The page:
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Raising Biracial Children
     

Raising Biracial Children

by Kerry Ann Rockquemore
 

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As the multiracial population in the United States continues to rise, new models for our understanding of mixed-race children and how their conception of racial identity must be developed. A wide divide between academics who research biracial identity, and the everyday world of parents and practitioners who raise and deal with mixed-race children exists. This book

Overview

As the multiracial population in the United States continues to rise, new models for our understanding of mixed-race children and how their conception of racial identity must be developed. A wide divide between academics who research biracial identity, and the everyday world of parents and practitioners who raise and deal with mixed-race children exists. This book aims to fill this gap by providing an extensive synthesis of the existing research in the field, as well as a model for better understanding the unique process of racial identity development for mixed-race children. Raising Biracial Children provides parents, educators, social workers, and anyone interested in multiracial issues with an accessible framework for understanding healthy mixed-race identity development and to translate those findings into practical care-giving strategies.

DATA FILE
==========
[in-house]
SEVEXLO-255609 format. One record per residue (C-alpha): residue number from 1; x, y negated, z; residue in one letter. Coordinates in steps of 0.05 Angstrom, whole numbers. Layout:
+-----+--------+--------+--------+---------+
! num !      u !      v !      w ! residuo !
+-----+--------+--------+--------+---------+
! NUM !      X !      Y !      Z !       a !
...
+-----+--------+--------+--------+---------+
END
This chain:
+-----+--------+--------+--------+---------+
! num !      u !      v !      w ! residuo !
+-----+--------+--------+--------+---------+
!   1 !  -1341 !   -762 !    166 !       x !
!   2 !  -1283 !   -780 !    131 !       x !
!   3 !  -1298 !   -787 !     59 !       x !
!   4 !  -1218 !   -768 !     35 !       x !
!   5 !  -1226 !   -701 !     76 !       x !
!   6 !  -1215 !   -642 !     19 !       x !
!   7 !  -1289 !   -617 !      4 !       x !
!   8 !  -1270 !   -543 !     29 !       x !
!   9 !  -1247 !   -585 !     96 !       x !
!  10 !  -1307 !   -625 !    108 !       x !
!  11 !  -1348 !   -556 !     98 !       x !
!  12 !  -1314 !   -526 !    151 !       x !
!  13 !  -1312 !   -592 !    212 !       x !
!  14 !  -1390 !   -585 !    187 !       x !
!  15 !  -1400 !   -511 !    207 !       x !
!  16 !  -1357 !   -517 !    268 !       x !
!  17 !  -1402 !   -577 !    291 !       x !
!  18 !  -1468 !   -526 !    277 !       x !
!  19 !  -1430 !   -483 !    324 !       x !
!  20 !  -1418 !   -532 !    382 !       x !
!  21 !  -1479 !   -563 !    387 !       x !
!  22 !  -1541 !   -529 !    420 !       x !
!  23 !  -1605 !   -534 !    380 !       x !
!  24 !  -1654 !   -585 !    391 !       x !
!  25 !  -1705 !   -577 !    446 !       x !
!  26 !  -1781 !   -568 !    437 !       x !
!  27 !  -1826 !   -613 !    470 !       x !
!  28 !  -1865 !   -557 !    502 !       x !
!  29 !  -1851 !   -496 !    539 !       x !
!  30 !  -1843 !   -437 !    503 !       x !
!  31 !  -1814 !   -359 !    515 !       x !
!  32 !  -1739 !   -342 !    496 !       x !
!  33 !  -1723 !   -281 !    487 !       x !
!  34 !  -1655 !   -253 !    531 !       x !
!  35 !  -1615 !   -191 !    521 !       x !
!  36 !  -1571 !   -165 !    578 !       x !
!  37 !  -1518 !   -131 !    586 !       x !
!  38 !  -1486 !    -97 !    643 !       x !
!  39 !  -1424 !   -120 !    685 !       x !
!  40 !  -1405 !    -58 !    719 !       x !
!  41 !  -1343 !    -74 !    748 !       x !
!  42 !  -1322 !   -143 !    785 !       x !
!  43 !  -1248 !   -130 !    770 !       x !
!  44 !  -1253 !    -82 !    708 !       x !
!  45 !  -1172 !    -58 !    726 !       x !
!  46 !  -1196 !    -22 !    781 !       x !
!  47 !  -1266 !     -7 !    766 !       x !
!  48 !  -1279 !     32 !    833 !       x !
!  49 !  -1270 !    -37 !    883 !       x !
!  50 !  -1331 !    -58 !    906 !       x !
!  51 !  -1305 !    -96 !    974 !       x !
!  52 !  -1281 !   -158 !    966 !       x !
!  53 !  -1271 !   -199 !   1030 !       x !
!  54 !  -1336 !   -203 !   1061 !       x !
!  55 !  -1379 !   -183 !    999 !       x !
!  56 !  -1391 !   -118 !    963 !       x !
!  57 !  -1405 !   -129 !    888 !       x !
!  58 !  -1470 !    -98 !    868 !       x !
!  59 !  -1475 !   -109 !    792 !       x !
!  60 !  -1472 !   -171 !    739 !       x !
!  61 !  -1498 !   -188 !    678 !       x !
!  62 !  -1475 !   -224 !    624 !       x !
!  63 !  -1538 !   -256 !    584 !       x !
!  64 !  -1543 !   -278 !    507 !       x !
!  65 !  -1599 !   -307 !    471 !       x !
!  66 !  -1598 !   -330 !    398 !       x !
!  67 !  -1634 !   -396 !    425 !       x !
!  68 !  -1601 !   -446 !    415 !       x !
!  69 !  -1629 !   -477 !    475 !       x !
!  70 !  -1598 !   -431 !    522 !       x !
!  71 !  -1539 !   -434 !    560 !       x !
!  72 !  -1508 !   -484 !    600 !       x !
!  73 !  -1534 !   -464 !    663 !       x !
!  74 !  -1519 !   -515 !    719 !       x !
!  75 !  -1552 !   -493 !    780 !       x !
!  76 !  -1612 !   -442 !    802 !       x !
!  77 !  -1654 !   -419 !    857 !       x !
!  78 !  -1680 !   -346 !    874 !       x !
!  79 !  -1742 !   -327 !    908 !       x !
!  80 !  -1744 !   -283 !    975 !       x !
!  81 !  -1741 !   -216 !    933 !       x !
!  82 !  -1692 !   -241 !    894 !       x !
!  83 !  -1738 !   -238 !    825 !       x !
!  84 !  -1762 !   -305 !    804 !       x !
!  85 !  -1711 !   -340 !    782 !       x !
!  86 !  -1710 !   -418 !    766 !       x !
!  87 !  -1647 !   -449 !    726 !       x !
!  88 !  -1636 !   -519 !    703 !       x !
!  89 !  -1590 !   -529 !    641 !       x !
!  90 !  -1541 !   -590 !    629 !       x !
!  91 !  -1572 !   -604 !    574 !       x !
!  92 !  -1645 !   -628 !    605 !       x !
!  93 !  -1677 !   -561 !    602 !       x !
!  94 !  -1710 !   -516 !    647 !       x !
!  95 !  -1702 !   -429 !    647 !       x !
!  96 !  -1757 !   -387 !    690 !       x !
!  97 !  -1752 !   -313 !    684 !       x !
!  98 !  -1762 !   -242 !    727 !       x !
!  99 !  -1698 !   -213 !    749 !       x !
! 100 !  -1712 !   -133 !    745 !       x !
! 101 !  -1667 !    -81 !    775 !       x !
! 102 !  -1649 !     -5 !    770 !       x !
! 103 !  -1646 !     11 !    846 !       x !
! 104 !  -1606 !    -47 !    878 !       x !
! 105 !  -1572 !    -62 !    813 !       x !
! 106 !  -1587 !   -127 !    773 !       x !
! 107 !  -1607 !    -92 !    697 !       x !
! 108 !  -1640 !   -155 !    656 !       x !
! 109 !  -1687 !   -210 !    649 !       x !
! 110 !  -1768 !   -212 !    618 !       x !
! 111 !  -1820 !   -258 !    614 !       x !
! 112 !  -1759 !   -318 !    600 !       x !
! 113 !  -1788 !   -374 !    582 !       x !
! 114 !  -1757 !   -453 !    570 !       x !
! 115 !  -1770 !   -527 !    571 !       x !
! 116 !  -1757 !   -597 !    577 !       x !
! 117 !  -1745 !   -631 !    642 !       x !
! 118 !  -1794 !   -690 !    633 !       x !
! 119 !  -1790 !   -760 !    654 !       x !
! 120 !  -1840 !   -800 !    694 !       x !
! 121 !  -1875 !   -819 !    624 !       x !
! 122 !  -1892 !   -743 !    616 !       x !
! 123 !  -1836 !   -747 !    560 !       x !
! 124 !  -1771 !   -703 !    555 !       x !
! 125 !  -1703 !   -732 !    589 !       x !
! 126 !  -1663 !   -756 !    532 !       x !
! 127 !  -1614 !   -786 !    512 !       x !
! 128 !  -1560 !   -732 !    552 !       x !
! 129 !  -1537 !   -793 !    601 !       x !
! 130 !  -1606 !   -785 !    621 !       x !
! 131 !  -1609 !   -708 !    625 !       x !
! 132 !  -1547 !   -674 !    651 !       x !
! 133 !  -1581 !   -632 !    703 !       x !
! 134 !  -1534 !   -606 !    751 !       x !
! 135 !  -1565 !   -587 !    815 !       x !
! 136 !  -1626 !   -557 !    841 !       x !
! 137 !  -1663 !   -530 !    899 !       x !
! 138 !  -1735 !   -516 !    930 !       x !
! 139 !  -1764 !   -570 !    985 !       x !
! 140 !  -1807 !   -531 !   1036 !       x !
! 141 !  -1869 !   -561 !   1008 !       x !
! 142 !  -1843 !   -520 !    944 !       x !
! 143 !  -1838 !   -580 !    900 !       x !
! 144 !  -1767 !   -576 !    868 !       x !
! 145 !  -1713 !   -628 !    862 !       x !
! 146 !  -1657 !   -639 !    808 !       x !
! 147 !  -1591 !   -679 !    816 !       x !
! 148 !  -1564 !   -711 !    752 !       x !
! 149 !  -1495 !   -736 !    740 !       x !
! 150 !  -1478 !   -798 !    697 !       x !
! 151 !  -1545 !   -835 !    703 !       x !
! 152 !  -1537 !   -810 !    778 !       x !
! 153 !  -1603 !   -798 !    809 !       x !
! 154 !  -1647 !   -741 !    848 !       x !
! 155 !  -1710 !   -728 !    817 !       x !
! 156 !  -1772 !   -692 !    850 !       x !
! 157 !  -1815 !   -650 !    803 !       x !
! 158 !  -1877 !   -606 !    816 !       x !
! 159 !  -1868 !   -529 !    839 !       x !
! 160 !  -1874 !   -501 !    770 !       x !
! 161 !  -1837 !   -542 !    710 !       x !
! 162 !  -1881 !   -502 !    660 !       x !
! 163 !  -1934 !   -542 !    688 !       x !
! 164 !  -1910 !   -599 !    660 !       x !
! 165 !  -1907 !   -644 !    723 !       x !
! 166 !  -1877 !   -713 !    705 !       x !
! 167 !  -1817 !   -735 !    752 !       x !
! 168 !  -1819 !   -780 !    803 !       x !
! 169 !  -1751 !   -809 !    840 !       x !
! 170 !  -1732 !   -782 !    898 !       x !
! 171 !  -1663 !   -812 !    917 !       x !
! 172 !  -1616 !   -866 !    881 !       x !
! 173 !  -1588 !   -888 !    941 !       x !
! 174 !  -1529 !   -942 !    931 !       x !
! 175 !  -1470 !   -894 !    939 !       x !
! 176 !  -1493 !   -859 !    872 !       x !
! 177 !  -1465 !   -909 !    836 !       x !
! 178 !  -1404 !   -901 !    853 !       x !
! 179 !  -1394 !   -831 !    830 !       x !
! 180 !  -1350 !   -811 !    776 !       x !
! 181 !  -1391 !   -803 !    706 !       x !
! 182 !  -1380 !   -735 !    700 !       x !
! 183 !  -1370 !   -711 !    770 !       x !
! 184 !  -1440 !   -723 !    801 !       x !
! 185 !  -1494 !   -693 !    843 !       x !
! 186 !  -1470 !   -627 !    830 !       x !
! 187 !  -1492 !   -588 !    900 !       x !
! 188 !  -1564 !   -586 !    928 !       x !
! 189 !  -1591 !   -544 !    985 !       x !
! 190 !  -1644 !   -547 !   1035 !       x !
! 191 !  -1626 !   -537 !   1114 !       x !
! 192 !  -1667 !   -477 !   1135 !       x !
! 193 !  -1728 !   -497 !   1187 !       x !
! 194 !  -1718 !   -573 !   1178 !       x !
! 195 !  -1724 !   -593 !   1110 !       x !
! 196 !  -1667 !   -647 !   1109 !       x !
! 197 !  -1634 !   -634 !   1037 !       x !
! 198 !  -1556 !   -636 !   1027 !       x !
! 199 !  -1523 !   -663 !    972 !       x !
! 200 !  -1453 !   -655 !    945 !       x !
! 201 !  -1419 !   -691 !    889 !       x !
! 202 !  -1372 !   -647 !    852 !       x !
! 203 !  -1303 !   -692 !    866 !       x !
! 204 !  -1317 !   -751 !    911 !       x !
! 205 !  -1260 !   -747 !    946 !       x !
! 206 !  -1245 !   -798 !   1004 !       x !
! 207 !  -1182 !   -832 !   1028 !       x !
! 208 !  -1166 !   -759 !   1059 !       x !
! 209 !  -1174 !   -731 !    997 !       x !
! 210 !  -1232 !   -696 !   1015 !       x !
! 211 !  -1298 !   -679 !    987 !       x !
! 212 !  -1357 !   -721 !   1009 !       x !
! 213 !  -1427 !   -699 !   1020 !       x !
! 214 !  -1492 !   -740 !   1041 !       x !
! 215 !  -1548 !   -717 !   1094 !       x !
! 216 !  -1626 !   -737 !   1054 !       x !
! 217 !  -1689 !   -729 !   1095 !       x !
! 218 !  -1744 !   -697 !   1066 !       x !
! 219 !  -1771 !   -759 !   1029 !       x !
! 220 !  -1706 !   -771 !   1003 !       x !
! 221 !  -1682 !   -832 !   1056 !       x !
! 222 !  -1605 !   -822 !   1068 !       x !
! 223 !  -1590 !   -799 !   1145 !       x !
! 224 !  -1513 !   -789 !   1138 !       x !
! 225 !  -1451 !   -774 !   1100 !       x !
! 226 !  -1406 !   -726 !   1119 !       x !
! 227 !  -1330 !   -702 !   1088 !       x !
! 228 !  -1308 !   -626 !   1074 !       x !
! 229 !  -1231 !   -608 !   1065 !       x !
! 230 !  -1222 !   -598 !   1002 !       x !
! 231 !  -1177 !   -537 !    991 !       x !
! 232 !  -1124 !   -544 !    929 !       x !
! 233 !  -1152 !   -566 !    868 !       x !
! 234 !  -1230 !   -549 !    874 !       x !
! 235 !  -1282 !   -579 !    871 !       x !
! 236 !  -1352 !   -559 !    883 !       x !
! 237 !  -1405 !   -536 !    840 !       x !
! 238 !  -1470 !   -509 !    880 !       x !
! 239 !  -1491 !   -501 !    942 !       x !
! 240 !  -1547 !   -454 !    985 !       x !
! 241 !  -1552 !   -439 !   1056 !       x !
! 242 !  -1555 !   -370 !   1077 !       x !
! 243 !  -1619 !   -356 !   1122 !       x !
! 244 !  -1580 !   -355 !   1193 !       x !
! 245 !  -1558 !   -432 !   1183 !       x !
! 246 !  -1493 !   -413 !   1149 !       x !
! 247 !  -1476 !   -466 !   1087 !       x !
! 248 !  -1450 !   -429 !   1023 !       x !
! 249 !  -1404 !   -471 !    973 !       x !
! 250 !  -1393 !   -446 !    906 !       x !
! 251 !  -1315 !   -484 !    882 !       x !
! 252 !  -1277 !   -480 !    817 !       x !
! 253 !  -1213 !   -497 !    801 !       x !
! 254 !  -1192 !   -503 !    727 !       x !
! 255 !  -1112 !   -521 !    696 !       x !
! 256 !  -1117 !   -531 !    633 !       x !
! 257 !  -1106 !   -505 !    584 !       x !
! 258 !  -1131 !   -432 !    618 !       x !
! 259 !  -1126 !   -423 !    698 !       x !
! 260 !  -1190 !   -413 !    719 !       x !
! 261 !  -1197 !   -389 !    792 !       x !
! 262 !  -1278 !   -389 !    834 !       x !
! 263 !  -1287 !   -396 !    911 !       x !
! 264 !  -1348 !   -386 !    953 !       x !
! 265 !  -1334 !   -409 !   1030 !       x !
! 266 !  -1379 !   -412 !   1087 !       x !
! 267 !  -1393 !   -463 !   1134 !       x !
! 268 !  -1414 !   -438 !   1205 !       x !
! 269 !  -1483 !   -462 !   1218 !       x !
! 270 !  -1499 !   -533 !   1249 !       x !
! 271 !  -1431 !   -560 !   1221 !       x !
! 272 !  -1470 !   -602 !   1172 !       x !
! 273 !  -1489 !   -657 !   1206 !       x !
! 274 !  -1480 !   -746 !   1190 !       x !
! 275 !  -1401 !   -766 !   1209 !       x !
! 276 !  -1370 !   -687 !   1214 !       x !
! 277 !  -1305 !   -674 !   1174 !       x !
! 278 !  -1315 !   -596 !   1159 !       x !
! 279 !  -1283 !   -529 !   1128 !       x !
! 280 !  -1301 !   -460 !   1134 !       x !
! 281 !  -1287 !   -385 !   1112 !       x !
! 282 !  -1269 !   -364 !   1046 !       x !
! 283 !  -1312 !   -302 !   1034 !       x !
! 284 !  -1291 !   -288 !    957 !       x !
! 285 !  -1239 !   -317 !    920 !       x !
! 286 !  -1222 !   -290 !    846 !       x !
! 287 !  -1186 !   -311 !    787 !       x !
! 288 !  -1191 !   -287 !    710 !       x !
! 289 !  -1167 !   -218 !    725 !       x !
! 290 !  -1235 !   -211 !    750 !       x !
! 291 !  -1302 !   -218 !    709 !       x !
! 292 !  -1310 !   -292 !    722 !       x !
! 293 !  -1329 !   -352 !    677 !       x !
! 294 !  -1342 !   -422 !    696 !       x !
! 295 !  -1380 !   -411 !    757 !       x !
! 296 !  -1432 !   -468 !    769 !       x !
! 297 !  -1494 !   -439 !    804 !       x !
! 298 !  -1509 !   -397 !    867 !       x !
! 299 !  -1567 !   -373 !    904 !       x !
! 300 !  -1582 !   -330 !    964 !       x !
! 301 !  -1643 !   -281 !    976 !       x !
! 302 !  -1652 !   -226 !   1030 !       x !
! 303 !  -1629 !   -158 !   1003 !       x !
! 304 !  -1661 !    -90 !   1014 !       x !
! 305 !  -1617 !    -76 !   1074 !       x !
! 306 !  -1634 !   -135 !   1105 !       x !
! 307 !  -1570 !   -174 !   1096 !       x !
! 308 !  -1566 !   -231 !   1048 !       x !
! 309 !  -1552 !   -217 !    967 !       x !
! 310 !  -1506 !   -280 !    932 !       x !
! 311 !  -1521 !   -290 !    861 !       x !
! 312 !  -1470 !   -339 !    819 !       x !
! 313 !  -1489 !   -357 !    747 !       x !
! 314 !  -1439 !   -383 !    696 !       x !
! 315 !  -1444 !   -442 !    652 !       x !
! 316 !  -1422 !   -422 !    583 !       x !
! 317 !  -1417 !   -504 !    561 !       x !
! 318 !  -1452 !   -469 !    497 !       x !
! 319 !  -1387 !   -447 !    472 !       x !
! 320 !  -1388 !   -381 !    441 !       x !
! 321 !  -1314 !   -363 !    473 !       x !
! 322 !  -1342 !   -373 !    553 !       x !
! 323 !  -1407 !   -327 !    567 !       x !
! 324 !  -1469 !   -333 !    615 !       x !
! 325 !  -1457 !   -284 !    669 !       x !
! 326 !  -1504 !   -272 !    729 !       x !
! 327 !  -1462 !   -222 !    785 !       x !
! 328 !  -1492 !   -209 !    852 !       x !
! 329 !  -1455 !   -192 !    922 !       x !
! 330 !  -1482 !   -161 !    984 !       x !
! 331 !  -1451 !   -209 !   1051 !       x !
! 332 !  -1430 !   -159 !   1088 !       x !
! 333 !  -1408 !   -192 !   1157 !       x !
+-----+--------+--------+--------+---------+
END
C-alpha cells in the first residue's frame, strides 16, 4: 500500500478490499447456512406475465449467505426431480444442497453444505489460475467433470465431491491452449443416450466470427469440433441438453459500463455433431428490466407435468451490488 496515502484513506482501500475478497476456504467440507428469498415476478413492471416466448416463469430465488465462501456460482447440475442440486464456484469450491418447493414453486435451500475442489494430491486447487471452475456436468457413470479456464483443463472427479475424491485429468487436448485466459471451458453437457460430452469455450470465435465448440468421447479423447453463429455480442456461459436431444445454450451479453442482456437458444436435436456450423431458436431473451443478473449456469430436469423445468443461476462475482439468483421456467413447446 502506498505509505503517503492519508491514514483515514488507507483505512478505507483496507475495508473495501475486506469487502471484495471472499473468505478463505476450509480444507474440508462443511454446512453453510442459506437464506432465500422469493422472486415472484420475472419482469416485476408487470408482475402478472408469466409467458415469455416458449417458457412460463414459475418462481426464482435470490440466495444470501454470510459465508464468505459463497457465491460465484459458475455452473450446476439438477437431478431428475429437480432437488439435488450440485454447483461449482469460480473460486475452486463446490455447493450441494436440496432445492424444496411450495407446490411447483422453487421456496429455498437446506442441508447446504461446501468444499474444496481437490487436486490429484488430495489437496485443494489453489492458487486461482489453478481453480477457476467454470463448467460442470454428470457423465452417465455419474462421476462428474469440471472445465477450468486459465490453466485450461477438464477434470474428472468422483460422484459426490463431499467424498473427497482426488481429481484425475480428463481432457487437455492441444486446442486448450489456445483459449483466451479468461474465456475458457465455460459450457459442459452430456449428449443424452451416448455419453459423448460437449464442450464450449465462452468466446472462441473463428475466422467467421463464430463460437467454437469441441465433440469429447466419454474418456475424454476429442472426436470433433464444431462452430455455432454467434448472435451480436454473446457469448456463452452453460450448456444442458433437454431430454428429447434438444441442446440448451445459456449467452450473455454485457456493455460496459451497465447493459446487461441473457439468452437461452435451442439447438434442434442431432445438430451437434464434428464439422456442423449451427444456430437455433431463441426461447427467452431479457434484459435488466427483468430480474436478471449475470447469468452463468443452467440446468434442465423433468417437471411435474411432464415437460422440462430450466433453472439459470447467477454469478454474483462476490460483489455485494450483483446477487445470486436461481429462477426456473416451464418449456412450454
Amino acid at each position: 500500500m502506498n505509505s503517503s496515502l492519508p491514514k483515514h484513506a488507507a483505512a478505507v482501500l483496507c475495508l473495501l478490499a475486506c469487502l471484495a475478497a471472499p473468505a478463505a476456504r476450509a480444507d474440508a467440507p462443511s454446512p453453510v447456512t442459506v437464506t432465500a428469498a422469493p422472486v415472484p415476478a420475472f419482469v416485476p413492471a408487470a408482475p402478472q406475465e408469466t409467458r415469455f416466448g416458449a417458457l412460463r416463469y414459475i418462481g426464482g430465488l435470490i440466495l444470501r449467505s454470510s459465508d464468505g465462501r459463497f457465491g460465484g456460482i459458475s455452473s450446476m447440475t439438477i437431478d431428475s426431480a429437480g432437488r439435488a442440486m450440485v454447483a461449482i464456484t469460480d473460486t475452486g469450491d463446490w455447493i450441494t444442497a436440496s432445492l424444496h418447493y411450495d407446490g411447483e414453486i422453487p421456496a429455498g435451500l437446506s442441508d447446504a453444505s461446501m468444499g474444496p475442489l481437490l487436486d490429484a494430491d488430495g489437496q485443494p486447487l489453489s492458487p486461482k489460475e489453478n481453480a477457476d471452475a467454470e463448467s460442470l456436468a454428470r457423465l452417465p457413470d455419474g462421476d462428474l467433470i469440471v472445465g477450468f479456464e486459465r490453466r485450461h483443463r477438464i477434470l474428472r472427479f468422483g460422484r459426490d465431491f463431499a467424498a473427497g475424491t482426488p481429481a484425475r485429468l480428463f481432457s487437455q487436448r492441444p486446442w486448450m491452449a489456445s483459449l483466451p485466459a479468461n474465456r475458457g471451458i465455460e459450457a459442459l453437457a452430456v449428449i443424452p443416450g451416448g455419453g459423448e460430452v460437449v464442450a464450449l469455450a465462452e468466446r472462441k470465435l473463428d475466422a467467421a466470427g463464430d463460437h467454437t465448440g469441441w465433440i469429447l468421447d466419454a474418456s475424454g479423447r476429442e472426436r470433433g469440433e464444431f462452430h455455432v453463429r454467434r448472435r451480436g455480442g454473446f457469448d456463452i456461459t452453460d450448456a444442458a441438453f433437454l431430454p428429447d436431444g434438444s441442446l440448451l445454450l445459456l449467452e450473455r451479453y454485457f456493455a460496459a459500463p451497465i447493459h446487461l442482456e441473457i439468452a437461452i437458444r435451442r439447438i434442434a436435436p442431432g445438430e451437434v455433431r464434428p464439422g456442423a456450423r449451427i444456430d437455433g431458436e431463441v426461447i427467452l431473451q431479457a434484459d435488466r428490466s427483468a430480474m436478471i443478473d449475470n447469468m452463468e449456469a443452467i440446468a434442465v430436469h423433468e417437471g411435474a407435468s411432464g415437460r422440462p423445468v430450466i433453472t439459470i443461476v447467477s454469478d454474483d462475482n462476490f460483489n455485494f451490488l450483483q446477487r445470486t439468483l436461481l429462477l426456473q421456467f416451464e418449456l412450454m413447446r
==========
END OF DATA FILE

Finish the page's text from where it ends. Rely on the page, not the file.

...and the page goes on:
Editorial Reviews

Harvard Educational Review
Raising Biracial Children focuses much needed attention on the unique concerns of biracial children in the United States. Most readers will find the book thought provoking, but parents and families of biracial children may benefit the most from its ideas.

Product Details

ISBN-13:
9780759114548
Publisher:
AltaMira Press
Publication date:
11/10/2005
Sold by:
Barnes & Noble
Format:
NOOK Book
Pages:
208
Sales rank:
1,293,946
File size:
1 MB

Meet the Author

Kerry Ann Rockquemore is associate professor of African-American studies and sociology at the University of Illinois at Chicago. She is co-author of Beyond Black: Biracial Identity in America. Her research focuses on racial socialization in inter-racial families and racial identity development. Tracey A. Laszloffy is a marriage and family therapist in private practice in Connecticut. Prior to this she served on the faculty at Seton Hill University where she directed the masters level Marriage and Family Therapy Program. Dr. Laszloffy has published extensively in the area of race, oppression, and family therapy.

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